comScore Atlantic Columnist Fired for Murder and Abortion Comments | The Mary Sue

Calling for Murder of Women Who Have Abortions Isn’t Just a “Viewpoint”

Handmaids of Handmaid's Tale

Welcome to The Week in Reproductive Justice, a weekly recap of all news related to the hot-button issue of what lawmakers are allowing women to do with their bodies!

This week, the news cycle was dominated by contentious debate about abortion and the balance of competing ideologies. Planned Parenthood President Cecile Richards wrote about turning down Jared Kushner and Ivanka Trump’s offer of increased funding for the women’s health organization in exchange for ensuring the organization offered fewer abortions. Pro-choice advocates won a contentious fight to have The Atlantic terminate a columnist who believed women who have abortions should be killed.

Abortion isn’t just a political issue—it’s also a health issue, a human rights issue, and to many, a moral issue. And while disagreement is rampant, parameters must be drawn to protect women’s health, safety, and equal access to a key medical service. Not selling out to bribes to limit abortion access is one obvious starting point, and not hiring advocates of gruesome violence against women might be another.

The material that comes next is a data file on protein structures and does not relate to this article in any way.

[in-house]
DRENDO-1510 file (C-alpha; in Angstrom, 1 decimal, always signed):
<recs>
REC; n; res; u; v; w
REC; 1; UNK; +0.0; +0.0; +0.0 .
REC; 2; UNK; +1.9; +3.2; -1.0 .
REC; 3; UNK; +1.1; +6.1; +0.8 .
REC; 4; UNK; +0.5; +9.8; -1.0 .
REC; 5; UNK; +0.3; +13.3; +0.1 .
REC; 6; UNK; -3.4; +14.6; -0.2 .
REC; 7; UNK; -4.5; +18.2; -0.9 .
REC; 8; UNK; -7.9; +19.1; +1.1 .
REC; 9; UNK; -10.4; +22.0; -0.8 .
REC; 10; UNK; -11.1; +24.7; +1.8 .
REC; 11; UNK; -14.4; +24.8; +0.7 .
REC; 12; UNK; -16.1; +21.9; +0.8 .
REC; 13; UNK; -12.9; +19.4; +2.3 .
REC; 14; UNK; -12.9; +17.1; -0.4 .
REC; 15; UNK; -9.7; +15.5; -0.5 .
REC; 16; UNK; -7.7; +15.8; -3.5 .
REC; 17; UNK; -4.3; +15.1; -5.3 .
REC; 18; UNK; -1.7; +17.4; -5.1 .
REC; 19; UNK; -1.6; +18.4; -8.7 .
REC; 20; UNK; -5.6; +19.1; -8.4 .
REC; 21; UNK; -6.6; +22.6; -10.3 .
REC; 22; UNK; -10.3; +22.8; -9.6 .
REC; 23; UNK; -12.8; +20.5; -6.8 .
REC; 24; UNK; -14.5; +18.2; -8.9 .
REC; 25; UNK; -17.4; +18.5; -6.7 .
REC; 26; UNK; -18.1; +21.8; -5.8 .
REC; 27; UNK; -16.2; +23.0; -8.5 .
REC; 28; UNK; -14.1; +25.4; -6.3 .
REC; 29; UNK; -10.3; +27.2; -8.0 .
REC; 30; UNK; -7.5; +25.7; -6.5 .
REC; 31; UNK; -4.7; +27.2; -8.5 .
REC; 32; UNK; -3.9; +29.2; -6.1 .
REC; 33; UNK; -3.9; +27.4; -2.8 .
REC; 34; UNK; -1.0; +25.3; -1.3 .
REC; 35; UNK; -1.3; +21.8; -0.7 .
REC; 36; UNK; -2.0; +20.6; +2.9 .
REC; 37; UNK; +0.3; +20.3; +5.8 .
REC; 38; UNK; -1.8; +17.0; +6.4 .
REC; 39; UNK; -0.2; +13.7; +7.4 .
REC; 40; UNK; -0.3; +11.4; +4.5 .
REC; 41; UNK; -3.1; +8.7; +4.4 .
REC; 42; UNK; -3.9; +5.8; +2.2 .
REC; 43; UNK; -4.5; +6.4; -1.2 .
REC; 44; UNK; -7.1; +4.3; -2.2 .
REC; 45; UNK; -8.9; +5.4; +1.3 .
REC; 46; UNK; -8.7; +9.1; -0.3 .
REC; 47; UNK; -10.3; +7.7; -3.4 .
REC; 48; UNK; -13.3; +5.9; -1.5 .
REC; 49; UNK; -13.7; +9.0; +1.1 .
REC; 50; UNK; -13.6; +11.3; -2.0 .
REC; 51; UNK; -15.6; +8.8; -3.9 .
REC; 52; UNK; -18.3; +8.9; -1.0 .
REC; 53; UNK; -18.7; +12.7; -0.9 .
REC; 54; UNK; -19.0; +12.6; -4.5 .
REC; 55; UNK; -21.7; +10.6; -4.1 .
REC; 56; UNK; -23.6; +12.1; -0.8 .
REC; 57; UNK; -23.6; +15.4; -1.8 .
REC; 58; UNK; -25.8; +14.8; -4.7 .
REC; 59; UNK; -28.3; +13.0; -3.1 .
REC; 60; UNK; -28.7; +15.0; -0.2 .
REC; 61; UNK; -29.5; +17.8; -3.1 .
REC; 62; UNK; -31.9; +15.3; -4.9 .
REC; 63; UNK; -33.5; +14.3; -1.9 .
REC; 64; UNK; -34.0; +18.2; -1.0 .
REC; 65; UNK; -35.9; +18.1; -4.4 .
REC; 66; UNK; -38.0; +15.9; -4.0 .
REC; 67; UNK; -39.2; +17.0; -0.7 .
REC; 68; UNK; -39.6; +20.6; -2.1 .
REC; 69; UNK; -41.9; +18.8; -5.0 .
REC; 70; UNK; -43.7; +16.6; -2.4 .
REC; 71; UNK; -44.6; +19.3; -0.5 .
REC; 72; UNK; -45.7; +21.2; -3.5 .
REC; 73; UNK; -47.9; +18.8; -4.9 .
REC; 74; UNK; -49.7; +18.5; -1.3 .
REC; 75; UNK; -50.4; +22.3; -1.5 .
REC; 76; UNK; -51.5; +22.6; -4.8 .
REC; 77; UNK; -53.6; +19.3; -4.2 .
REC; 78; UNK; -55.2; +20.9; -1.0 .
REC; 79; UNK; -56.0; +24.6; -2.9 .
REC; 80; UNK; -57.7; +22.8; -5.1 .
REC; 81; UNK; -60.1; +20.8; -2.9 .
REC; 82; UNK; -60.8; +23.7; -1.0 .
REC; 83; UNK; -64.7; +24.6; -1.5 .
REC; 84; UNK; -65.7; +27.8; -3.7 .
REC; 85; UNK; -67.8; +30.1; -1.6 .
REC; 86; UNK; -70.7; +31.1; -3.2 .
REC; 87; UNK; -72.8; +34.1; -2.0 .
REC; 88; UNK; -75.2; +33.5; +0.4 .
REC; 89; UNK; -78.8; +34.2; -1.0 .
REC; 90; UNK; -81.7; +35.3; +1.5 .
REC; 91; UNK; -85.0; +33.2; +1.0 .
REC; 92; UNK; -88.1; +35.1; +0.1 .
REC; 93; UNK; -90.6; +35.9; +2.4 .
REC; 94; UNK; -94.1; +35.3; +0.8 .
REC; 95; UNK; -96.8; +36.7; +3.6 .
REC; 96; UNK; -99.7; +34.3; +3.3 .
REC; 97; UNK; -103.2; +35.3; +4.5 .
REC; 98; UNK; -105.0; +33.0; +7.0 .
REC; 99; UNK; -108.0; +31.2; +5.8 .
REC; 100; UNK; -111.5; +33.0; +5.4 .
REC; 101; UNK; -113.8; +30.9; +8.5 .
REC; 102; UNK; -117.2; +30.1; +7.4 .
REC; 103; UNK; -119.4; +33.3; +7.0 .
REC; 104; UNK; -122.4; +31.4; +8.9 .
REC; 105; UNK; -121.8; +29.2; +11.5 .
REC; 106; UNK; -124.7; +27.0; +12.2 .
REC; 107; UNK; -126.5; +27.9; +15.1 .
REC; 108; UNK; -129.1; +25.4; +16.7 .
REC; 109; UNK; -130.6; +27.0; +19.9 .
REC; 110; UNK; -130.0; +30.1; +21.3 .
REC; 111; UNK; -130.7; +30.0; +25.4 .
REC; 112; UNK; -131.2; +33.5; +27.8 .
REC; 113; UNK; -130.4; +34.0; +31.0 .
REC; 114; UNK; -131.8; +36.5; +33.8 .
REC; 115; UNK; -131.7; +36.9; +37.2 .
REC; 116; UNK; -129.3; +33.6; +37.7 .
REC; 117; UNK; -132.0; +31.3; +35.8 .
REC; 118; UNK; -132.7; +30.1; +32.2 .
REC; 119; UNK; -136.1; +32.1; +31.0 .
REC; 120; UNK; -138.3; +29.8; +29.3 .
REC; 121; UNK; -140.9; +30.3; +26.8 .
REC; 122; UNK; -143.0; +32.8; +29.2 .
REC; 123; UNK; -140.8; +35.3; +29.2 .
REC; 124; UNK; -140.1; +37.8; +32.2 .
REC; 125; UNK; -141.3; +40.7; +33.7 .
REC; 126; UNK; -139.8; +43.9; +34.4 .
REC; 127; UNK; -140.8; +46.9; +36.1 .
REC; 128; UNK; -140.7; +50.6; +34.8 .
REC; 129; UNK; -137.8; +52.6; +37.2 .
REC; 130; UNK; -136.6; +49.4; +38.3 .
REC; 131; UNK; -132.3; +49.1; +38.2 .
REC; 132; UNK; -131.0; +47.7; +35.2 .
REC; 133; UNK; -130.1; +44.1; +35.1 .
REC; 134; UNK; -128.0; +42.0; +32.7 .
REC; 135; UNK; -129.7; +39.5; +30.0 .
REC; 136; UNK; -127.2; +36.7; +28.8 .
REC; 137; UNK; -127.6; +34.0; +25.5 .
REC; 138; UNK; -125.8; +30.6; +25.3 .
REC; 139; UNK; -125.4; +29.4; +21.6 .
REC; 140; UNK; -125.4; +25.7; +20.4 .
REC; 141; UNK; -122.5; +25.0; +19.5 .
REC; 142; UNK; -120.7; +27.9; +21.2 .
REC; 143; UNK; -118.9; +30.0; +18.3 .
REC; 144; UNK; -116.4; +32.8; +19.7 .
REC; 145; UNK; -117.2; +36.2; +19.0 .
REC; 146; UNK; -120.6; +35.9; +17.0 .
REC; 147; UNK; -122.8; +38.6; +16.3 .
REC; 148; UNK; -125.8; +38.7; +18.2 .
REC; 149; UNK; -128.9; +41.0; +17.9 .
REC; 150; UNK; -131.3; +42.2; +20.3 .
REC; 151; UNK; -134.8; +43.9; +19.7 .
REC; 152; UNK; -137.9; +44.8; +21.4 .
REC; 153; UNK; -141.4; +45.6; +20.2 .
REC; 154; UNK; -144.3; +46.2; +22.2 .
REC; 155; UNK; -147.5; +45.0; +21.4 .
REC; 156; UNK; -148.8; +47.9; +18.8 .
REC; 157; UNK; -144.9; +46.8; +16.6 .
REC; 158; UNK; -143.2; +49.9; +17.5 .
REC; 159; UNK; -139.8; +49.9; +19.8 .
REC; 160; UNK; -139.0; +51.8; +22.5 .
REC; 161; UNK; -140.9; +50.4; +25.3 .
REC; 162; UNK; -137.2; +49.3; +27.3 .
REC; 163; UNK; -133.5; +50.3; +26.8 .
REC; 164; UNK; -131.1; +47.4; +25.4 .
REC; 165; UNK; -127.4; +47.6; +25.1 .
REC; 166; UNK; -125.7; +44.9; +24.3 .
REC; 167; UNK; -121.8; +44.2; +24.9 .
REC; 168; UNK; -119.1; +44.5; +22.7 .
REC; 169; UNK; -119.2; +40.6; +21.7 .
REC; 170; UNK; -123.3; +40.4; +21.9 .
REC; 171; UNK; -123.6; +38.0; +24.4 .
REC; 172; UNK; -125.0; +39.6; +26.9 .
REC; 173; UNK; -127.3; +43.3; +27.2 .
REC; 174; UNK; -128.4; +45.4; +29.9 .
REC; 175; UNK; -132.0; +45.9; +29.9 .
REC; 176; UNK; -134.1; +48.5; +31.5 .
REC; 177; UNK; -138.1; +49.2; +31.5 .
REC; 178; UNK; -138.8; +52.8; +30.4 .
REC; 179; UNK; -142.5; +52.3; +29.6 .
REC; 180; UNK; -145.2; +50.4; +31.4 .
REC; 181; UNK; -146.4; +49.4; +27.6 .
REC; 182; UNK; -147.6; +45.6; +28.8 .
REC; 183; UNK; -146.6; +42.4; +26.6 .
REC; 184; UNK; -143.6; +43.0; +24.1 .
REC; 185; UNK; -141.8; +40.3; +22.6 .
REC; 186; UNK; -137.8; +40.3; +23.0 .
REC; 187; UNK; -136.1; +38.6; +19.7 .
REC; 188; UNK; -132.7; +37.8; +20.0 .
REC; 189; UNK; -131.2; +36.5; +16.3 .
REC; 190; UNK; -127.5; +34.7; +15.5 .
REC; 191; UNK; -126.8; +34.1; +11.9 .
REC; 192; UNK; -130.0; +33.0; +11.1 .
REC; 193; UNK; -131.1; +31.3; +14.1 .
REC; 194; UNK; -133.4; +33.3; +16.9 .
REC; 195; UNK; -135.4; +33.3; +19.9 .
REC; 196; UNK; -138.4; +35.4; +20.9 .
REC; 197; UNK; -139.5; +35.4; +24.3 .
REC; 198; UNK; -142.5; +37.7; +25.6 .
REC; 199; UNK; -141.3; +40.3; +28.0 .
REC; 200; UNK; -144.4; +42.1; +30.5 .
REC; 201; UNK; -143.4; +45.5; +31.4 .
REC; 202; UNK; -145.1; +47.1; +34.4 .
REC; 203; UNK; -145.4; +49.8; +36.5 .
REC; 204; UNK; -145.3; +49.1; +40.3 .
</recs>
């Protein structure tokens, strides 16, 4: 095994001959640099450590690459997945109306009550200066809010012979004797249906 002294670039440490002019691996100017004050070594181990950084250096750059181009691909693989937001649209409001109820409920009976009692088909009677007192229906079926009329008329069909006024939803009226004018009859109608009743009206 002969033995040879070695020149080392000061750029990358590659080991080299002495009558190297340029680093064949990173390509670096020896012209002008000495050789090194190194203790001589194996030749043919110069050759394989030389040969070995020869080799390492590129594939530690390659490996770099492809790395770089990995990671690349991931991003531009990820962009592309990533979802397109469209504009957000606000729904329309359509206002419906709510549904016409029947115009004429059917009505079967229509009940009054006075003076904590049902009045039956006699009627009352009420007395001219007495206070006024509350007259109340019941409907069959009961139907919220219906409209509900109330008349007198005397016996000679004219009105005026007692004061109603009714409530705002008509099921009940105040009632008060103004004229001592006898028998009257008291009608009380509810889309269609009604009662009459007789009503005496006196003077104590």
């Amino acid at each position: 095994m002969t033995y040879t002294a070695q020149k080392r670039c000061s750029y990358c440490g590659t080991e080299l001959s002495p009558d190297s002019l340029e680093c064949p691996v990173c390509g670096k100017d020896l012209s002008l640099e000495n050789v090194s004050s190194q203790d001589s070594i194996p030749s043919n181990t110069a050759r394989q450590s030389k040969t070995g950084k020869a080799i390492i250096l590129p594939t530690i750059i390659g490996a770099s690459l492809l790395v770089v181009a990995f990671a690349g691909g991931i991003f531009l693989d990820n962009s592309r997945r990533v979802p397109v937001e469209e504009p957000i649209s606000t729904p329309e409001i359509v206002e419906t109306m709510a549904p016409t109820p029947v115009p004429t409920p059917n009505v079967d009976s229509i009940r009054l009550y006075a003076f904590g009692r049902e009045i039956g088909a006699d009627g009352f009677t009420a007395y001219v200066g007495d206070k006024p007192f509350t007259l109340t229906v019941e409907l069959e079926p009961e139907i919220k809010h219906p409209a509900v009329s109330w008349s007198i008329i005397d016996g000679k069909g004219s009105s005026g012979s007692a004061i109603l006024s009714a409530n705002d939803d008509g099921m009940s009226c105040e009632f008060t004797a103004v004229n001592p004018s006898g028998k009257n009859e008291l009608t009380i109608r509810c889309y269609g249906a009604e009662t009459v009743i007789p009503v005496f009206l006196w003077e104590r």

Medical community responds to abortion reversal laws

Last week, Idaho became the latest of several states to pass a law requiring doctors to inform women about “abortion reversal.” This method involves consuming large amounts of progesterone after taking the first of the two abortion pills involved in medication abortion. The 48 percent rate of continuing pregnancy after a supposed “abortion reversal” is roughly equal to the rate of continuing pregnancy after taking the first pill, and taking nothing afterward. In other words, abortion reversal isn’t about science or health—it’s about ideology and shaming women who have abortions or are seeking access to abortion.

The medical community has since responded to escalated dialogue around abortion reversal and the question of whether it works.

“Women need to make informed decisions about their health care based on scientifically sound and rigorously evaluated information, and ‘abortion reversal’ procedures do not meet these standards,” said Hal Lawrence, a doctor and the American College of Obstetrician and Gynecologists’ executive vice president and CEO, in a statement this week. “It is dangerous for outside parties like politicians to force physicians to steer their patients toward experimental treatments whose safety and efficacy is unproven.”